It was a few months ago when I was taking my antidepressant—just as I did every night for the past five years—and realized I didn’t really want to be on it anymore.The shrink who’d prescribed it to me had never said I’d need to take it forever (though no one had said I wouldn’t). But that night, surveying my new thinking about all of this in the moment I swallowed it down, I wondered: had it become a habit, or even a crutch in my life, rather than a necessity for a serious depression? (Answer: In my case, probably.) So how would I safely get off it?
This is my brain on drugs
I think I should say that while some people might need a mood-regulator or a SSRI (selective serotonin reuptake inhibitor) for super-solid chemical reasons, I think I needed an antidepressant for environmental ones. One reason? My situation has become entirely different than it was when I was first prescribed Lexapro, a common SSRI variant. And it’s made a big difference. Boxes have been checked, and I’m essentially where I want to be—I have a great job, a great boyfriend, great friends. My mood matches my pretty decent reality. And my reality, even when sucky things happen now, doesn’t totally steamroll my mood (or total sense of self).
I was curious: could my pretty healthy exercise and eating habits (along with my sporadic attempts at meditation) provide enough mood-boosting wind in my sails?
That’s not to say I’m not still depressed, of course. High-functioning depression is a very real thing, after all. I just feel like I’m in a better place, and more capable of not having to rely on pills to be truly happy. And more importantly, I wanted to test if this was true.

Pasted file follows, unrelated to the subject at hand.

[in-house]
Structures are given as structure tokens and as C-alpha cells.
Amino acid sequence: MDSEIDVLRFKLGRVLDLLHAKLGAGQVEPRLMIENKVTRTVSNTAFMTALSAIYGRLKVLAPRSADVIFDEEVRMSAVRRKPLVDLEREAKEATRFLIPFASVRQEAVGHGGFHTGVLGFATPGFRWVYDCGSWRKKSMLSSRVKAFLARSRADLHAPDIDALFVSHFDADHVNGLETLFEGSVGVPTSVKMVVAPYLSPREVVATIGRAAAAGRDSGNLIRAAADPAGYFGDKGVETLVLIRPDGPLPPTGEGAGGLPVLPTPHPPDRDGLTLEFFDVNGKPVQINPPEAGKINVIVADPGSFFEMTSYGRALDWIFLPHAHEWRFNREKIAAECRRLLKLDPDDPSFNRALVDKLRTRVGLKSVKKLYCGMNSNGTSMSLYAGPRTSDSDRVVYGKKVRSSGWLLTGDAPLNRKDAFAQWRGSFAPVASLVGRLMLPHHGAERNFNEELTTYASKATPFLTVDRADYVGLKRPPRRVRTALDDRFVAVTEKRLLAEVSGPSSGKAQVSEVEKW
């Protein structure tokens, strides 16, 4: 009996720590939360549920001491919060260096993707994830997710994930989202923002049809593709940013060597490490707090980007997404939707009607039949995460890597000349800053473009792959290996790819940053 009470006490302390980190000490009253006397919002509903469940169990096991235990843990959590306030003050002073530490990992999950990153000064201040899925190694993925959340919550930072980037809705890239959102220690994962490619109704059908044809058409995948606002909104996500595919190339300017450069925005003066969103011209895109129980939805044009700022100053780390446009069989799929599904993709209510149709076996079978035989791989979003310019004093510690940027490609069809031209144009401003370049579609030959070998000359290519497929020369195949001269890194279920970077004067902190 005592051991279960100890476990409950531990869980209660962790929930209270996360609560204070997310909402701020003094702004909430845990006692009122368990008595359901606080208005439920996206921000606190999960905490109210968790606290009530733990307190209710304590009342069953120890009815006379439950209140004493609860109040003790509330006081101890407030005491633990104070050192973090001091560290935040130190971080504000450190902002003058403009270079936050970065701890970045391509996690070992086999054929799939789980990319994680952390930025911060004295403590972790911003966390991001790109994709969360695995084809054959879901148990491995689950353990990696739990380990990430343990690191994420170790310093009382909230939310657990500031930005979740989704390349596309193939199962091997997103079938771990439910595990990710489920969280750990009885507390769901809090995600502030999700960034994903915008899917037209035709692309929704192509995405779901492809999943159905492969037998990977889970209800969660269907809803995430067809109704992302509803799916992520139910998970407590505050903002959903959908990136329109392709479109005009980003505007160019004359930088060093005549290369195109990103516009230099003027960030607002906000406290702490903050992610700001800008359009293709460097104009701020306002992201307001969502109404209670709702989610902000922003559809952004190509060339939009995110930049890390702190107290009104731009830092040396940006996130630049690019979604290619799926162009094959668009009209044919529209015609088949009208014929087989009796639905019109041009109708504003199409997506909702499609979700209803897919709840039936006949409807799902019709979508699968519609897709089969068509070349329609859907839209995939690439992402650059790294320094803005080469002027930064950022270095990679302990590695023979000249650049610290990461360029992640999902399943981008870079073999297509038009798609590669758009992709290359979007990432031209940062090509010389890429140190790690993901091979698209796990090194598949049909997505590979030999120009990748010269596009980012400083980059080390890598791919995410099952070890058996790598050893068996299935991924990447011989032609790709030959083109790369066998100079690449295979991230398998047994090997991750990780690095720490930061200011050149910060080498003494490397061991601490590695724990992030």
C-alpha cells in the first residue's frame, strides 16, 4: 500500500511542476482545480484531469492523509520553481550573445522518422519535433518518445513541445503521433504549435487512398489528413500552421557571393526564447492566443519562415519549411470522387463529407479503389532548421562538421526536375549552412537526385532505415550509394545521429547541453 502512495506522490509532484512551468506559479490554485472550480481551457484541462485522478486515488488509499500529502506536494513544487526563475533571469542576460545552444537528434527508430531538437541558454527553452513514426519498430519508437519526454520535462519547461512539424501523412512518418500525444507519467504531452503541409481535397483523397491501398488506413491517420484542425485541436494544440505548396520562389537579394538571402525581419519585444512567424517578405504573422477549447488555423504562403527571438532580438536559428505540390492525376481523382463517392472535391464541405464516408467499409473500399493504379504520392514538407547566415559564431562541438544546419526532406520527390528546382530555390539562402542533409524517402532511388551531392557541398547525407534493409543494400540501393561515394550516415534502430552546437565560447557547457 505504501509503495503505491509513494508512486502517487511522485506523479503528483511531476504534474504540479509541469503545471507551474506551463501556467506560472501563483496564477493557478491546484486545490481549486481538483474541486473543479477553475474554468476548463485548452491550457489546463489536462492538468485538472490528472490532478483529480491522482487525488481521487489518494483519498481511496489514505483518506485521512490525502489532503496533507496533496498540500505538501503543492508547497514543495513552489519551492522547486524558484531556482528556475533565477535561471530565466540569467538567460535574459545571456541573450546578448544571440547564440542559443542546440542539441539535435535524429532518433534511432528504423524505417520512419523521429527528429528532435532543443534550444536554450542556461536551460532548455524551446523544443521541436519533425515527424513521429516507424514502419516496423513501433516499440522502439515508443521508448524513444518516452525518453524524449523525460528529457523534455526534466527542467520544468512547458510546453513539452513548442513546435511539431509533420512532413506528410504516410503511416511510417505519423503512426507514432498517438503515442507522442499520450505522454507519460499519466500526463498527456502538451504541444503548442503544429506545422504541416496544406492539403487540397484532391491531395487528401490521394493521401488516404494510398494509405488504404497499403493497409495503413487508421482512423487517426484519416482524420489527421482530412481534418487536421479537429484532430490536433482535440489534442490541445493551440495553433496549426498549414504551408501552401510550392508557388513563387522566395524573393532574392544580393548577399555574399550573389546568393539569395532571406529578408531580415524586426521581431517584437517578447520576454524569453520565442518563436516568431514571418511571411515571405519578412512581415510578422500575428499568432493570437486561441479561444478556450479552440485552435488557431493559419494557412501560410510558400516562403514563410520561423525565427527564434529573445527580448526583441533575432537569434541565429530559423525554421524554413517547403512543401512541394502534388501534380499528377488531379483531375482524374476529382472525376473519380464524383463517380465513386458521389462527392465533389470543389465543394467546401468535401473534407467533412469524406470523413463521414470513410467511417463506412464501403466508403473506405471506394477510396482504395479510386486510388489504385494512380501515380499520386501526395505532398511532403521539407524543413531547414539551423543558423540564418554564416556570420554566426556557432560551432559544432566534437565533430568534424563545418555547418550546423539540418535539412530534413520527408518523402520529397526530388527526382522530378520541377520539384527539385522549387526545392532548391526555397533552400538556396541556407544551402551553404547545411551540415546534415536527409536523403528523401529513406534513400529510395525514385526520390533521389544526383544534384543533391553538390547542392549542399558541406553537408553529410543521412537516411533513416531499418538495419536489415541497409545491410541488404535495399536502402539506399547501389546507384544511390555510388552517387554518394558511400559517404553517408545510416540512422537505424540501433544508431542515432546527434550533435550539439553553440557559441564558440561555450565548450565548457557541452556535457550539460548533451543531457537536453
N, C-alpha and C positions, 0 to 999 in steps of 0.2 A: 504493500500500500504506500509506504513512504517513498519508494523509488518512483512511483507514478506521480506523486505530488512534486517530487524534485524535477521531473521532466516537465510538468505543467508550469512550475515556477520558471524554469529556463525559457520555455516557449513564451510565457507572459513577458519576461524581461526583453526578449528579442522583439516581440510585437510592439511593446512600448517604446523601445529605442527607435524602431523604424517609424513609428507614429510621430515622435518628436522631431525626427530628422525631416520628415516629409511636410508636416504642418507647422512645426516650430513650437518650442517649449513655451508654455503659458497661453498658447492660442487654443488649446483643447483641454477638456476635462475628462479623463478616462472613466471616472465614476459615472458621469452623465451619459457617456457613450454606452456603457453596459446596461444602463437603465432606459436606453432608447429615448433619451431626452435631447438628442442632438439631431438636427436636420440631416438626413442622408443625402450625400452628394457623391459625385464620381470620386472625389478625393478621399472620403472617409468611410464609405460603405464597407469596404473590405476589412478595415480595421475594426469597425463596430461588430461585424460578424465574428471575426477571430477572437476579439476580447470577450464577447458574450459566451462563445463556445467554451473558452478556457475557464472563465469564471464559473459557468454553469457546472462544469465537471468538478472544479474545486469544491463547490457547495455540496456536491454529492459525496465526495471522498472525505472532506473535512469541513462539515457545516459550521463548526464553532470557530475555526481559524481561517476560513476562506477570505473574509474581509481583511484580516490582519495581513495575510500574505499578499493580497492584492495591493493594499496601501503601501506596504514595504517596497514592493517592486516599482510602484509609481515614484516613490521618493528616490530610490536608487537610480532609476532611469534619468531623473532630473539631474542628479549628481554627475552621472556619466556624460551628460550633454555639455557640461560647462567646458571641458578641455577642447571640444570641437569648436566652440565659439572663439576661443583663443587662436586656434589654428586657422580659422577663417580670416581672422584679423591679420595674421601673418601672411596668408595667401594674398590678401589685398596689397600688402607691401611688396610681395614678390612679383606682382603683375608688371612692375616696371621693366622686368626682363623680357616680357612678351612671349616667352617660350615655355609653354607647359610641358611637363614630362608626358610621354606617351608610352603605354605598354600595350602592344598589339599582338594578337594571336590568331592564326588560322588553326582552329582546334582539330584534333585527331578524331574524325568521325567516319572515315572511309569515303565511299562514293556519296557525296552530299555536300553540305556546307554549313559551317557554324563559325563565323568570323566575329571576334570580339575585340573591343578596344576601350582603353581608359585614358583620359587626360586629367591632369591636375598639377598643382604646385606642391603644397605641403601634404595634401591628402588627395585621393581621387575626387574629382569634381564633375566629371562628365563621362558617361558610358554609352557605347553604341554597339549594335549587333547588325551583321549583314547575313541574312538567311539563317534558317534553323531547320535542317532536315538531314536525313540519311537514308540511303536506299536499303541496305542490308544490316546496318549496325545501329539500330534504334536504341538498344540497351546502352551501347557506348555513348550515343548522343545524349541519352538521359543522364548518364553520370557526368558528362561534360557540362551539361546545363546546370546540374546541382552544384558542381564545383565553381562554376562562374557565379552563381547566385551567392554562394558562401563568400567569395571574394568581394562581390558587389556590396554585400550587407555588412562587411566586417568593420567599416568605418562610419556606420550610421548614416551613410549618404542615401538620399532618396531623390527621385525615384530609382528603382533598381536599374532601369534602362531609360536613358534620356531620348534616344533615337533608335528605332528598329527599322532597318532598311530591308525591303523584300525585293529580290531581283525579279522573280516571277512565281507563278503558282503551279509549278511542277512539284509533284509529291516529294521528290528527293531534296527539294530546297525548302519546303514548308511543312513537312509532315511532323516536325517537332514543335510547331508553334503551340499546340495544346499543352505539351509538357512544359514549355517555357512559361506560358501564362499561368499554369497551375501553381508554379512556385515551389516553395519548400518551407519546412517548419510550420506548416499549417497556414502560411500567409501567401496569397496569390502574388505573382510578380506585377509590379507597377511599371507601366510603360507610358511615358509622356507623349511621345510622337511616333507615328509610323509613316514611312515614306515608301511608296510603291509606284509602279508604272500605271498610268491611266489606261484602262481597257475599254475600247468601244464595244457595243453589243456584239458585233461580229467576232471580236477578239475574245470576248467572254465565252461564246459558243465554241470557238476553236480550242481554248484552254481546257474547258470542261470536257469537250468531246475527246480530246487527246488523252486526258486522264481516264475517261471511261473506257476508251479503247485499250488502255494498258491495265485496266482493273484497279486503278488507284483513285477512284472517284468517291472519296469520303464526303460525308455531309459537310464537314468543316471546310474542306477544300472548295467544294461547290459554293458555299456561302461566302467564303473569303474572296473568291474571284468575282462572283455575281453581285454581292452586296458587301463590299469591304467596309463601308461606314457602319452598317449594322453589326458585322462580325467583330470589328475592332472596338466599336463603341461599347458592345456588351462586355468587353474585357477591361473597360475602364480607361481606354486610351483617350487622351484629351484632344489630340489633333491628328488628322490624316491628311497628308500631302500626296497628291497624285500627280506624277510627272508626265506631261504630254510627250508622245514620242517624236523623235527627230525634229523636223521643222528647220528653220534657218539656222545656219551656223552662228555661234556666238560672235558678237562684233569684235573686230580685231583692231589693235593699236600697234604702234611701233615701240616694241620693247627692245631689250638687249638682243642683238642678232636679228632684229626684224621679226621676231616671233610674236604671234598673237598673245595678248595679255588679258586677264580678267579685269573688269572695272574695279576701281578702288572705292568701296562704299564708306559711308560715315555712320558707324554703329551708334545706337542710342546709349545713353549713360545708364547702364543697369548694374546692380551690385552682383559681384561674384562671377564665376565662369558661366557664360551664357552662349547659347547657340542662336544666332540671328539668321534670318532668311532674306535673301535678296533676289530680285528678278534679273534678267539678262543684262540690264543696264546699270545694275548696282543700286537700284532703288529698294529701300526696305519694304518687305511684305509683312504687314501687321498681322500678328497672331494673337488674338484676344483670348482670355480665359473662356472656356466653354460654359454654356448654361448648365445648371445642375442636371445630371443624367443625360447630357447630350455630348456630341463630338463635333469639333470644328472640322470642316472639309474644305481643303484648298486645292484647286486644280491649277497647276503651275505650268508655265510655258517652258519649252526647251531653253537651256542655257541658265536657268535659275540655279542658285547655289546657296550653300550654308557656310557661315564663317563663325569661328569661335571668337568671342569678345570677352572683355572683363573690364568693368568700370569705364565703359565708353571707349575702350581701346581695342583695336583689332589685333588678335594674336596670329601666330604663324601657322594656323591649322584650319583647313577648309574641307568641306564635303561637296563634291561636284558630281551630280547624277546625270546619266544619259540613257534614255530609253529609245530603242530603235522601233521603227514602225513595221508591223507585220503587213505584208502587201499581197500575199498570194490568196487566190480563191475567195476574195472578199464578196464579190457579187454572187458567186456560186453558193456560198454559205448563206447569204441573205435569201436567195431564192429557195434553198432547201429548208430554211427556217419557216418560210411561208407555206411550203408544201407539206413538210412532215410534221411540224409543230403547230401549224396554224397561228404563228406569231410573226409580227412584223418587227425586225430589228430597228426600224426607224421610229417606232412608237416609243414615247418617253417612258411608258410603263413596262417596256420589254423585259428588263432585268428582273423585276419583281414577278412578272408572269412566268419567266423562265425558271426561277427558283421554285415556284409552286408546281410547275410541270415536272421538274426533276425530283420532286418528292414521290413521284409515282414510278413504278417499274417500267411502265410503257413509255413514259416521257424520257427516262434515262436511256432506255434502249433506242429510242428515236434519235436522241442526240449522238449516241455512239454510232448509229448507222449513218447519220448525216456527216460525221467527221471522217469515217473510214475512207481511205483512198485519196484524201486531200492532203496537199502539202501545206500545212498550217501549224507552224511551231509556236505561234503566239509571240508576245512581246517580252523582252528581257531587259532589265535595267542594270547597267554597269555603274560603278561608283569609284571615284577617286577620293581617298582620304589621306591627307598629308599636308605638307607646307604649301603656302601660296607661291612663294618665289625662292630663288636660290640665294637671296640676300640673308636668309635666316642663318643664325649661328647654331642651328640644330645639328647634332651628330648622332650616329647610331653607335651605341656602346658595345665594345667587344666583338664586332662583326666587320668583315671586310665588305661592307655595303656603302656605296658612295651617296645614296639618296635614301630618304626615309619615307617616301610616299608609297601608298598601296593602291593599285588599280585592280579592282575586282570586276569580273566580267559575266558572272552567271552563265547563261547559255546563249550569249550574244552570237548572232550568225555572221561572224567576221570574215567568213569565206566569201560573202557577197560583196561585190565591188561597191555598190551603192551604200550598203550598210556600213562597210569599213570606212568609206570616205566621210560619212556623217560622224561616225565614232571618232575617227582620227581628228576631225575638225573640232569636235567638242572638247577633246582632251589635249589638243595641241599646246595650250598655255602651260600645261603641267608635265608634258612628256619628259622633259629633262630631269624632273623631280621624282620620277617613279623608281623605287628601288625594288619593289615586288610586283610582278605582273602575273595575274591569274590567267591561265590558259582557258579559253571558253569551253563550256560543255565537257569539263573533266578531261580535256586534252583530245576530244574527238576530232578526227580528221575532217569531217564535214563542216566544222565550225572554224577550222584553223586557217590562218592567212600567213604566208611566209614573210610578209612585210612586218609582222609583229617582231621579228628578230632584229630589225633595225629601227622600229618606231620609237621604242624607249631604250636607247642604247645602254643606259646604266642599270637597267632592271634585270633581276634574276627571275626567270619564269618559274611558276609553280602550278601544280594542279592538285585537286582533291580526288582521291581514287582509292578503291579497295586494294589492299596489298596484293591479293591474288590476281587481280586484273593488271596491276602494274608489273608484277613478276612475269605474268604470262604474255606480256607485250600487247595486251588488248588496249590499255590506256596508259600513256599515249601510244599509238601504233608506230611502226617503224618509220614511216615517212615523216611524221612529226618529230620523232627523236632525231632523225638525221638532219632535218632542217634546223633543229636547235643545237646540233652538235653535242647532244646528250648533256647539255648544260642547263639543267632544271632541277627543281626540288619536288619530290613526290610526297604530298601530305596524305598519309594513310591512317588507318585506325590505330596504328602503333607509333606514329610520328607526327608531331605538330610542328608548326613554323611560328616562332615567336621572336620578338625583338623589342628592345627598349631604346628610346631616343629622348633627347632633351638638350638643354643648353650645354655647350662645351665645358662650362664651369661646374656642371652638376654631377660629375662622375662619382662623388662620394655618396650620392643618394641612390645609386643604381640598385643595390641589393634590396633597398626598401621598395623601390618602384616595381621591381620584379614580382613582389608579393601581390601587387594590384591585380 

Intellectually, I’d gotten some confidence for going off the Lexapro from things I was learning on the wellness beat at work. My theory: I probably produce a really steady stream of happiness-boosting endorphins, since I’d become an avid attendee of HIIT workouts, and I also avoid enough inflammatory foods to naturally level me out—so why not reduce the number of chemicals I’m ingesting?
And after learning more about the connection between the gut and depression, I was curious as to whether my pretty healthy exercise and eating habits (along with my sporadic attempts at meditation) could provide enough mood-boosting wind in my sails.
So I set out to stop using the medication that had leveled me out for years—which honestly felt like going into battle without any armor.
The problem with discontinuing antidepressants
But you can’t just stop taking the pills. I’ve had occasions in which I had missed a couple of doses, and felt significant changes in my brain chemistry (some Googling produced the term “brain zaps,” which quite accurately described the weird and uncomfortable sensation you can feel after skipped doses).
So I had no illusions that the process of getting off antidepressants is complex, and not something that should be done without a doctor’s supervision. I went to see Meredith Bergman, M.D., a holistic psychiatrist, to see what I should do.
Dr. Bergman is really approachable and communicative for a shrink; not at all like the MD who gave me Lexapro, four minutes of his time, and a good-luck pat on the back. But she didn’t sugar coat this info: “Drug companies do not conduct research into how to taper off these medications, leading some physicians unprepared and without specific protocols for doing so,” she told me in her cozy New York City office. “This can lead to